Despite the fact that Rick Santorum’s movie, “The Christmas Candle,” made just $2.3 million, well short of its $7 million budget, he nonetheless claims that it was an “authentic” film that was much more successful than Darren Aronofsky’s “Noah.”
“One of the reasons that Noah had such a great splash and then died like a rock, it sank, was that it wasn’t true, wasn’t authentic,” the former senator and presidential candidate said of the movie that grossed well over $300 million.
The former senator told Christian Today that his company, EchoLight Studios, can help “reclaim the public square” and make the church “the centre of culture.”
"Popular culture has an impact on the government, on culture and the direction that policies take. As a moviegoer who appreciates good quality art and entertainment, it's always been an interest of mine to see that impact," he says.
He took up the opportunity to lead the team at EchoLight after being approached by a friend in the business who wanted to make movies "consistent with the guiding principles of our country - in particular, portraying faith in an authentic way to movie-going audiences".
"That had a really great appeal to me, to make movies based on universal truths and that deal with faith in a way that is more representative of how it actually affects people and their lives, as opposed to the contrivance born of other, Hollywood, films," Santorum says.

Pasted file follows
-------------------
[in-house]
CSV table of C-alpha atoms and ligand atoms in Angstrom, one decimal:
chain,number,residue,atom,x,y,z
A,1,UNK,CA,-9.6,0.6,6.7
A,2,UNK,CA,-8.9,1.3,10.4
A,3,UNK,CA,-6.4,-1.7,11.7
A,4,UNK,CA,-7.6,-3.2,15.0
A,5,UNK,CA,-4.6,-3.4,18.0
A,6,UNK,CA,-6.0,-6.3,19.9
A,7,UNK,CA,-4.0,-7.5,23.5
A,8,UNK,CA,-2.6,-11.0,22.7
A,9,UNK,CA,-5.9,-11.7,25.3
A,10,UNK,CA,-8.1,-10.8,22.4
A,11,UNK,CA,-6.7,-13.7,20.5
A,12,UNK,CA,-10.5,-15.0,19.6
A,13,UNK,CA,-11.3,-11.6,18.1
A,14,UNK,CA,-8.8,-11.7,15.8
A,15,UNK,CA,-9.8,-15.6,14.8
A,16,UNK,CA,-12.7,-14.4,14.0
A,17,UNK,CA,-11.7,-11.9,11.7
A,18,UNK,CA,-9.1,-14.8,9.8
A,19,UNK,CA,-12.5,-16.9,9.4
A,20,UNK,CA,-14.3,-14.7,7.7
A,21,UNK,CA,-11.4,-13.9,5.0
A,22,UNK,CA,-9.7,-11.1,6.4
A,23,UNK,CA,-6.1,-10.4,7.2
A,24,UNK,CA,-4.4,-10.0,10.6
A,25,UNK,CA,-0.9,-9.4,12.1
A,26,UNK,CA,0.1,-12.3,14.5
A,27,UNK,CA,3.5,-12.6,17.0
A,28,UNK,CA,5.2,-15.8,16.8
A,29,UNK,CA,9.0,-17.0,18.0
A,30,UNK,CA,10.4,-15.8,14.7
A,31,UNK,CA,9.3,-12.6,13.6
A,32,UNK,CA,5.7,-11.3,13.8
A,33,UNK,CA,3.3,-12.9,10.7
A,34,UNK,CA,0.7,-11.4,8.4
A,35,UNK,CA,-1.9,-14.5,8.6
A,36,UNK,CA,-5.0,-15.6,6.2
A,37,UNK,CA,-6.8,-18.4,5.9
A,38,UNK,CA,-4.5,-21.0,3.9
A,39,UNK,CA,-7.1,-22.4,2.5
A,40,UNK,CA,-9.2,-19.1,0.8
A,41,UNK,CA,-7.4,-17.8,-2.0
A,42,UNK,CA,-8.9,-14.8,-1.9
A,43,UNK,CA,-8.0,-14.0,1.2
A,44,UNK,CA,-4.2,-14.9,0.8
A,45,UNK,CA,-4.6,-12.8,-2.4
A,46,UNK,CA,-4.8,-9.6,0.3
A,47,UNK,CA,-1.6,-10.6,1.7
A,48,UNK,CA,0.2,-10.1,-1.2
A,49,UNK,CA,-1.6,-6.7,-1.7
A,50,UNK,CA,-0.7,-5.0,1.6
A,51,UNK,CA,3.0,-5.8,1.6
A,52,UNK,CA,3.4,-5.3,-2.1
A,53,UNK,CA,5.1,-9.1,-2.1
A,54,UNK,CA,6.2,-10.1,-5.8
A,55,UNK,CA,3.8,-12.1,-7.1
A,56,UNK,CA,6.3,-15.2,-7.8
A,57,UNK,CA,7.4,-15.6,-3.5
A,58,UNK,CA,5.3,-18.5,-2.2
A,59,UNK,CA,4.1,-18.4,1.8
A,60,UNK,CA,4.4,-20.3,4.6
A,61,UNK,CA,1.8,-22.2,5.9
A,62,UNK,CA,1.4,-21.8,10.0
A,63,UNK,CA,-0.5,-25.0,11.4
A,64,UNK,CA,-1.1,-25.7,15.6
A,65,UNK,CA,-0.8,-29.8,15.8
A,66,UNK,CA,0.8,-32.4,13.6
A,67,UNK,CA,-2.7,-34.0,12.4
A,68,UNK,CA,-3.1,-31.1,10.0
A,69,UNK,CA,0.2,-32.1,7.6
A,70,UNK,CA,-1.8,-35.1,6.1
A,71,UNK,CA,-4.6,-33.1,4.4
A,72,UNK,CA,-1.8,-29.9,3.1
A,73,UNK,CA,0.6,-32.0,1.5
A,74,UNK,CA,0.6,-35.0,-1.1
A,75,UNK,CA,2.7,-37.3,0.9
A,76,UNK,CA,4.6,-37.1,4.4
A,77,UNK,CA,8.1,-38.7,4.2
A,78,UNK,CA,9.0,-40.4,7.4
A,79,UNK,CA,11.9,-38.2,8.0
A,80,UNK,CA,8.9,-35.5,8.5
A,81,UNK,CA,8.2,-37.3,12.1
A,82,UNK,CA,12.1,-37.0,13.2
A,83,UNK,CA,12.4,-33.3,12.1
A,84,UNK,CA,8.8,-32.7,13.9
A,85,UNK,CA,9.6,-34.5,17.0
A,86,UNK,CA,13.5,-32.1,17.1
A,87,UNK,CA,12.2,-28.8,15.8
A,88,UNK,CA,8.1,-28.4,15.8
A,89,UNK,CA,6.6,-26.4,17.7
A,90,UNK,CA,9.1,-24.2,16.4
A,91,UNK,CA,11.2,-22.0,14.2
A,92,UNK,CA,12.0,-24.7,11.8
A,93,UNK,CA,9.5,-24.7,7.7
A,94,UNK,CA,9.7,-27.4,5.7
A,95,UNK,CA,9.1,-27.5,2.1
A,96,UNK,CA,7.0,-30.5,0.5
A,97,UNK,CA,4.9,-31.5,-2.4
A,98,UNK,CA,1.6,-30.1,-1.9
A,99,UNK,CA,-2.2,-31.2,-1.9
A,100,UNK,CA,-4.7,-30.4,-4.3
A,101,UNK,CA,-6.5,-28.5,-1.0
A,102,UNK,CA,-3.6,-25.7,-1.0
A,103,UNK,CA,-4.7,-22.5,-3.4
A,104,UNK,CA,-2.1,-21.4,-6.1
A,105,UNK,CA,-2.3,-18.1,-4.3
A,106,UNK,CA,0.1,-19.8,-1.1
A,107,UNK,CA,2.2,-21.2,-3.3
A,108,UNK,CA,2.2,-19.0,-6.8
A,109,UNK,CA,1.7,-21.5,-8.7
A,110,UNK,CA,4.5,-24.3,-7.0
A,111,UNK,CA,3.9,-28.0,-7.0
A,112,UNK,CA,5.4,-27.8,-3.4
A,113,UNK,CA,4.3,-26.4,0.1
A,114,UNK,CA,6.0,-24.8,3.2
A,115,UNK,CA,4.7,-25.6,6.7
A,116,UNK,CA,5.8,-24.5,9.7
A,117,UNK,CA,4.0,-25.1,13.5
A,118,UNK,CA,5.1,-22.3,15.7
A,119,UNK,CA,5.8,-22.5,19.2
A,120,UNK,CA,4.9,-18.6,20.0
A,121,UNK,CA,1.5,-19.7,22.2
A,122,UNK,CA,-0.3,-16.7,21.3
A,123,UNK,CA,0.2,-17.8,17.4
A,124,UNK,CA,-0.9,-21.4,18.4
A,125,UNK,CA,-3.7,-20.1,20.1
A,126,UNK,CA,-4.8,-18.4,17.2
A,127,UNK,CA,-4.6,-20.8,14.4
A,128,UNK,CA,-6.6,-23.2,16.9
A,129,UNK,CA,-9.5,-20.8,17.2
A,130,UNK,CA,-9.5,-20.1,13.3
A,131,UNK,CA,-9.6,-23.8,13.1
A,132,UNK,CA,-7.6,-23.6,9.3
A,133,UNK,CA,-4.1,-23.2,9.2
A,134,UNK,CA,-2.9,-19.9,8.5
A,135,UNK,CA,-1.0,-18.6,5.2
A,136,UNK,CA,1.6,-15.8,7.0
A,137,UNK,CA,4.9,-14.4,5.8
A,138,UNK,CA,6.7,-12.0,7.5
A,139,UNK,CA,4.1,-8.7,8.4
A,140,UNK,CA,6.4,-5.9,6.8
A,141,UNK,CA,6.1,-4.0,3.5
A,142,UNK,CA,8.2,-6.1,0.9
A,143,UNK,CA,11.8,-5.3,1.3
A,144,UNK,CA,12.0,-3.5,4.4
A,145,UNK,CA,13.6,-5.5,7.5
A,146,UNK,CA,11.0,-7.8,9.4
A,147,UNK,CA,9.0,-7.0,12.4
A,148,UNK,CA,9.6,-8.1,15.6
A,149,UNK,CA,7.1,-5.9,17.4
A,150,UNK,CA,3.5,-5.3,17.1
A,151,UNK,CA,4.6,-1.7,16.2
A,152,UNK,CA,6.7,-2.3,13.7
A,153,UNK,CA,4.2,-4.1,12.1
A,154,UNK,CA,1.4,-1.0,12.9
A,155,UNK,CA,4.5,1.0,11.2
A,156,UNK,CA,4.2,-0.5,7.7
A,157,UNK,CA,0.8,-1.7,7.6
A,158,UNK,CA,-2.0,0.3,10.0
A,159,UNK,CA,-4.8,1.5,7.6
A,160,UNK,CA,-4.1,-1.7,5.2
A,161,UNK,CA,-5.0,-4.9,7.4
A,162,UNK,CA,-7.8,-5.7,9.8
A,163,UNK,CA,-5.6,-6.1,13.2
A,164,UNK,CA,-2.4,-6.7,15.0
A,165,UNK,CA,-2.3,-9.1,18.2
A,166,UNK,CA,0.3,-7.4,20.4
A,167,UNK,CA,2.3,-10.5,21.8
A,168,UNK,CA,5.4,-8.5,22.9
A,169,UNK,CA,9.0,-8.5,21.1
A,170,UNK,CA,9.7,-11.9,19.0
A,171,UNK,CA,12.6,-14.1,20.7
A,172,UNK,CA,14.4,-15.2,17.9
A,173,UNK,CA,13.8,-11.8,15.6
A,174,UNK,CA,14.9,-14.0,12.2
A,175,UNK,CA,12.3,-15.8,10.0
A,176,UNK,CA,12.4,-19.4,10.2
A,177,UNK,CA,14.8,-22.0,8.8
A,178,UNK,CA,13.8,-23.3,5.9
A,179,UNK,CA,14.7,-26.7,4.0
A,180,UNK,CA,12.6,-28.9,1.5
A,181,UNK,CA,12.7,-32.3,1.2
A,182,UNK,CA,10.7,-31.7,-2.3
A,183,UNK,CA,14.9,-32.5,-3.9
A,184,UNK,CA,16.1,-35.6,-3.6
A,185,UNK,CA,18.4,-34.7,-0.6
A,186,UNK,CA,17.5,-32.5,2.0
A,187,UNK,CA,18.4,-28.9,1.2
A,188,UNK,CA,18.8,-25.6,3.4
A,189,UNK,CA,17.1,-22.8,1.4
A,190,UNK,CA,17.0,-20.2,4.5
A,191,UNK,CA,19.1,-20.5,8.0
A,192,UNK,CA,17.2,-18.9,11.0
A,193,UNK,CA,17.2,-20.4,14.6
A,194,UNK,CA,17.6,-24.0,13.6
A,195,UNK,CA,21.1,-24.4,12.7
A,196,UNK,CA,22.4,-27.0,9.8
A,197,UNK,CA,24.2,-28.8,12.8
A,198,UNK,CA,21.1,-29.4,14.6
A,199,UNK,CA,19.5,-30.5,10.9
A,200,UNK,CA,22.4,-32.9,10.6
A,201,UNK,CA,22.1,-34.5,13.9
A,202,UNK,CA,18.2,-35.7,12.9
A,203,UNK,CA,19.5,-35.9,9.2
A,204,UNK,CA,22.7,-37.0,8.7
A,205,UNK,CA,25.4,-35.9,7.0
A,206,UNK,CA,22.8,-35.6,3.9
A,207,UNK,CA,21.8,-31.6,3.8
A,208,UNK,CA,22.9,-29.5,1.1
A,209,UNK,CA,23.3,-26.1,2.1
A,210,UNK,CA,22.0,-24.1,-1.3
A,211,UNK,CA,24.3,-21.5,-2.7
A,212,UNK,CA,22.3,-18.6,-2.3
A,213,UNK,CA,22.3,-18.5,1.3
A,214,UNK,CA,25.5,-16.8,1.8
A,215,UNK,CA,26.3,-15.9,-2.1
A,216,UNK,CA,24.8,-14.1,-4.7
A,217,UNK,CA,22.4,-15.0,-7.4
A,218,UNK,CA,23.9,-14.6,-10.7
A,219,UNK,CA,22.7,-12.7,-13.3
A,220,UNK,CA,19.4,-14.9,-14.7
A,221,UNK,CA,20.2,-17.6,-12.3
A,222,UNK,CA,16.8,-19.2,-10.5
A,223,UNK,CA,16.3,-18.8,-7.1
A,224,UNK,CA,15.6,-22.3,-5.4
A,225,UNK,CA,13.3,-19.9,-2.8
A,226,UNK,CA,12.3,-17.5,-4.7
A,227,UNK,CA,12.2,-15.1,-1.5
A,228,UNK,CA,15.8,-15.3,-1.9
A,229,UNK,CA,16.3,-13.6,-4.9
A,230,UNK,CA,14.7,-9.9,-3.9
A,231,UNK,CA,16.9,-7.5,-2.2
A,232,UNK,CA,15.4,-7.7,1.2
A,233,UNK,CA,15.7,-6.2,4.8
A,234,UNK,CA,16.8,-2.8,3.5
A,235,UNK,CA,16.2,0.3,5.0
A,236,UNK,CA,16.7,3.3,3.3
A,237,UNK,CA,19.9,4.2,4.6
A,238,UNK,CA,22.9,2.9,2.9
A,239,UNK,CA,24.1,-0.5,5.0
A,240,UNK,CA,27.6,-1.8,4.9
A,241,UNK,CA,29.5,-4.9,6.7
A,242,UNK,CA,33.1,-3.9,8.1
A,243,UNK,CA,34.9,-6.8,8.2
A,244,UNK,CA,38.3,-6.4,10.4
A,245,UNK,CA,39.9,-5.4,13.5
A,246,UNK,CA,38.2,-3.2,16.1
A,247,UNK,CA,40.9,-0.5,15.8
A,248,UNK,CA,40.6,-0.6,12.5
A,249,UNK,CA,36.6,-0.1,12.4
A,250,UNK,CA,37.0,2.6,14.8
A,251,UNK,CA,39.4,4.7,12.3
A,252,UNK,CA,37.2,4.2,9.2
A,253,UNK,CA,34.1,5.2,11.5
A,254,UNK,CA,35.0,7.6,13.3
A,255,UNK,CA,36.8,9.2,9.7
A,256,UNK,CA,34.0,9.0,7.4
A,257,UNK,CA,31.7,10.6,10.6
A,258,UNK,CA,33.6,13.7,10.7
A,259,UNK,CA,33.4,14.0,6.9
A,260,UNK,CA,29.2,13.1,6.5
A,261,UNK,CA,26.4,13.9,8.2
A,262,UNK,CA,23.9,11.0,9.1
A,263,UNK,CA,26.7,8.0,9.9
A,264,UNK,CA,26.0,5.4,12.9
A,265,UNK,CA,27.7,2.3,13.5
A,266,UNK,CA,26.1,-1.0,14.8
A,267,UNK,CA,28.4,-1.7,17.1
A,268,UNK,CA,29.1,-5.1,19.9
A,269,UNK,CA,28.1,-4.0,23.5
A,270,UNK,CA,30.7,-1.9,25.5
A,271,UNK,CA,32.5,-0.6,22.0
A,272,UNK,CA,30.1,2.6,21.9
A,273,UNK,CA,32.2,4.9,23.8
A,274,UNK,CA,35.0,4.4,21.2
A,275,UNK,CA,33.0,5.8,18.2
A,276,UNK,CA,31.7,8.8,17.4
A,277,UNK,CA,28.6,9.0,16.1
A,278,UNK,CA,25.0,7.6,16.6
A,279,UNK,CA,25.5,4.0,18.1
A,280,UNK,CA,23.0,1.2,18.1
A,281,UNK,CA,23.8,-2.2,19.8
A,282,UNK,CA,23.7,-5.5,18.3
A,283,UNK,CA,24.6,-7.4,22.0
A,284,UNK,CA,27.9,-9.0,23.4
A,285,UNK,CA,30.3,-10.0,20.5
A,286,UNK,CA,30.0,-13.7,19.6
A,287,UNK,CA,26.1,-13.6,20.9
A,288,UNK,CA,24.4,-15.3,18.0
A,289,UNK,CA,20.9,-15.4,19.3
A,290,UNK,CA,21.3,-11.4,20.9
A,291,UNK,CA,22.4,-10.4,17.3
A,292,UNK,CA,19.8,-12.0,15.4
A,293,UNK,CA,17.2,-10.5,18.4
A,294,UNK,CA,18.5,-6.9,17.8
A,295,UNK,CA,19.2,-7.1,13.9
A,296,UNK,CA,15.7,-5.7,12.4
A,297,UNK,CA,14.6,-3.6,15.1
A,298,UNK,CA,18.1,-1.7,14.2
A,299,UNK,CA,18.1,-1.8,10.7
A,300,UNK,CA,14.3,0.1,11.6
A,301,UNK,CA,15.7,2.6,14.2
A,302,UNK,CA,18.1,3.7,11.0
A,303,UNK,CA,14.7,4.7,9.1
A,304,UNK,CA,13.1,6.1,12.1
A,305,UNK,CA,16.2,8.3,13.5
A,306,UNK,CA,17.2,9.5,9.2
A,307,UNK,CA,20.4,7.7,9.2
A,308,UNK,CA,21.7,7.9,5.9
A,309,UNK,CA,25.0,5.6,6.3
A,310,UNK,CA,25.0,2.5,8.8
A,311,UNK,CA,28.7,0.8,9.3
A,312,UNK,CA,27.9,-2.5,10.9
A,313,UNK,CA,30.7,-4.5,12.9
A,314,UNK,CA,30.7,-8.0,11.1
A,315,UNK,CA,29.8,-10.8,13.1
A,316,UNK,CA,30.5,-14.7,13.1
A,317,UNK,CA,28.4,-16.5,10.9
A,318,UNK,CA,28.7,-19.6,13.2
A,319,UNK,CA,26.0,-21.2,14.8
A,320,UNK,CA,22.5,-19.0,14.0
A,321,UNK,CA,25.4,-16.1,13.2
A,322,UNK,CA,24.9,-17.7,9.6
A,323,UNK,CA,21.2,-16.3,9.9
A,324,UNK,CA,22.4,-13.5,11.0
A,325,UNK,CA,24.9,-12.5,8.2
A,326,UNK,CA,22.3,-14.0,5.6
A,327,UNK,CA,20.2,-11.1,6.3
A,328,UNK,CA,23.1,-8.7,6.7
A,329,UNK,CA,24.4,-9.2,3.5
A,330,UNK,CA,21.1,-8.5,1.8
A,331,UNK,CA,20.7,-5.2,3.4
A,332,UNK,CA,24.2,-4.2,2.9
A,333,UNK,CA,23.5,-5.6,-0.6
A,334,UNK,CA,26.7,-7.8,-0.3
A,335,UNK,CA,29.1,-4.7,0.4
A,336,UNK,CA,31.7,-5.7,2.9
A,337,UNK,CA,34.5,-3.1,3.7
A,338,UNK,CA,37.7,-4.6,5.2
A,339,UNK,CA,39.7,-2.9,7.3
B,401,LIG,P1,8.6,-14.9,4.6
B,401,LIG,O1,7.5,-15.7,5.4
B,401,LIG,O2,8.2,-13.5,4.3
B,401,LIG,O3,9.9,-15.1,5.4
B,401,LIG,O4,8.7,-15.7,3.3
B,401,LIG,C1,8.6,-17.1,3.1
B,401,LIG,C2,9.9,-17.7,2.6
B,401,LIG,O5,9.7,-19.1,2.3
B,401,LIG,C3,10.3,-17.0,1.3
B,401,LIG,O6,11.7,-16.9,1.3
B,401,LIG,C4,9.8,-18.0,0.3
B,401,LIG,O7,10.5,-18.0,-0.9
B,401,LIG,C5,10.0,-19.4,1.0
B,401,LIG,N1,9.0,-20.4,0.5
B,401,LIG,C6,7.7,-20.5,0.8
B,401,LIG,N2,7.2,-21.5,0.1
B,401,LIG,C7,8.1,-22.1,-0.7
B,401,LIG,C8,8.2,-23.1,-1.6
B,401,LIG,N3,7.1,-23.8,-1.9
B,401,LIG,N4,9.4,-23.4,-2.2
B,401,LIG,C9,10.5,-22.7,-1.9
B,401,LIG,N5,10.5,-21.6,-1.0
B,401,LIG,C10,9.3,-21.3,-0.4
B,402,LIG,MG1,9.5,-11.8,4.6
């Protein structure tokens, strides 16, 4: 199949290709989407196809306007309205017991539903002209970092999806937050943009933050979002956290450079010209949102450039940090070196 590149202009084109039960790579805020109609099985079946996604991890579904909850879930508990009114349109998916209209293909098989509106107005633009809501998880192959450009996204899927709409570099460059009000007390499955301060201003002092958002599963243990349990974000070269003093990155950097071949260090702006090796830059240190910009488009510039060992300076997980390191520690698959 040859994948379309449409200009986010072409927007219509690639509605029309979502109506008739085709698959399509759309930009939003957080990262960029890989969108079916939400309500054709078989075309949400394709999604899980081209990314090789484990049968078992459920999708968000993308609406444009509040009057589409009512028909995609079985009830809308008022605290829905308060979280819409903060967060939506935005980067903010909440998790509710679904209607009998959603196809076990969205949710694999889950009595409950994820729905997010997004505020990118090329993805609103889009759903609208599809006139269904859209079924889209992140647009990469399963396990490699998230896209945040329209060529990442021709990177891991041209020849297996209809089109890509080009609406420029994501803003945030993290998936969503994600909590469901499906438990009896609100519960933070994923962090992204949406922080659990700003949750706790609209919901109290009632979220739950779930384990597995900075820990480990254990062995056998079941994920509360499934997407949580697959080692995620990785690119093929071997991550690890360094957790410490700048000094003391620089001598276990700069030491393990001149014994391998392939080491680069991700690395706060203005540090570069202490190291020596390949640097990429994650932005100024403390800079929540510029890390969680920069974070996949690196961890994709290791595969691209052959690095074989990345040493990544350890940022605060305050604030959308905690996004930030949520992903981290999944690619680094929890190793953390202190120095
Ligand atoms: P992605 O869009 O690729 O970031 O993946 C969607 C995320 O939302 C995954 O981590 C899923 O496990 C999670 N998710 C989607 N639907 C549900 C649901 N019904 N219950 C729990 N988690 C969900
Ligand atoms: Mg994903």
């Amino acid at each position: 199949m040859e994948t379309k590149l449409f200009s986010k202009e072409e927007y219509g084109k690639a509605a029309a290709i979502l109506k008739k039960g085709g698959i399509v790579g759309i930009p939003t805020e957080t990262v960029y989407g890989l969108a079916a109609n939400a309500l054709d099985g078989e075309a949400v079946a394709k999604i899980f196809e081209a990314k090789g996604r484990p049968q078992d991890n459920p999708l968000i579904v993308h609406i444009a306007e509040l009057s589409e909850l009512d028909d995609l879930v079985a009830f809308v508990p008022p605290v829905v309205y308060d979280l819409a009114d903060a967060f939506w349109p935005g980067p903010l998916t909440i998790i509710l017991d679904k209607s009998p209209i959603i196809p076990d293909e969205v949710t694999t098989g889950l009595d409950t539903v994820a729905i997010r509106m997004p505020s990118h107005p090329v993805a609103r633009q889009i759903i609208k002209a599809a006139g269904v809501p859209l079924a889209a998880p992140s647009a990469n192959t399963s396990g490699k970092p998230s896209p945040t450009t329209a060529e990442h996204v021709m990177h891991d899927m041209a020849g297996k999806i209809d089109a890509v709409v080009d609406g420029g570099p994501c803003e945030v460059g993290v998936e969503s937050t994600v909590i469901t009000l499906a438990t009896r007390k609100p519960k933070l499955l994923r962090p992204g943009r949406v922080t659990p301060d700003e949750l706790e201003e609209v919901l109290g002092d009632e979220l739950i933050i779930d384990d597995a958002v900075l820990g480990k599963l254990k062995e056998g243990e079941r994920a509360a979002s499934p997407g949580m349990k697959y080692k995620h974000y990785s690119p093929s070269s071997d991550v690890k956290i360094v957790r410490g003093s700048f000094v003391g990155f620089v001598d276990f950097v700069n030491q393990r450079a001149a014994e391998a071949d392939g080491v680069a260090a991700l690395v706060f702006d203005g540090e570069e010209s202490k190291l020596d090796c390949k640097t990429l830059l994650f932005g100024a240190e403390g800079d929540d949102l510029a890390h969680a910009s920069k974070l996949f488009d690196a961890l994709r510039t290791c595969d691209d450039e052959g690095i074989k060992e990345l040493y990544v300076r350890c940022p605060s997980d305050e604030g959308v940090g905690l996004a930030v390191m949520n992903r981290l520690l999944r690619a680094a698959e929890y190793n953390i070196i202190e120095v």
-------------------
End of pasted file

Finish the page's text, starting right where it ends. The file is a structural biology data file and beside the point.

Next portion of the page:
Santorum is certain that popular culture is the means to effect change. "I use this phrase all the time: that politics is downstream from culture," he insists.
"If we want to impact the political system and shape the country, then we have to reclaim the public square and make an impact in popular culture."
The focus of EchoLights, which will debut one of its first movies, Hoovey, next year, is to "turn the industry on its head" and use churches to premiere films, rather than leave them as an afterthought. Santorum explains: "We want the Church to be the centre of culture, which it has been missing...We're about enabling the Church to do what it was designed to do – to be salt and light.
"One of the reasons that Noah had such a great splash and then died like a rock, it sank, was that it wasn't true, wasn't authentic," he says.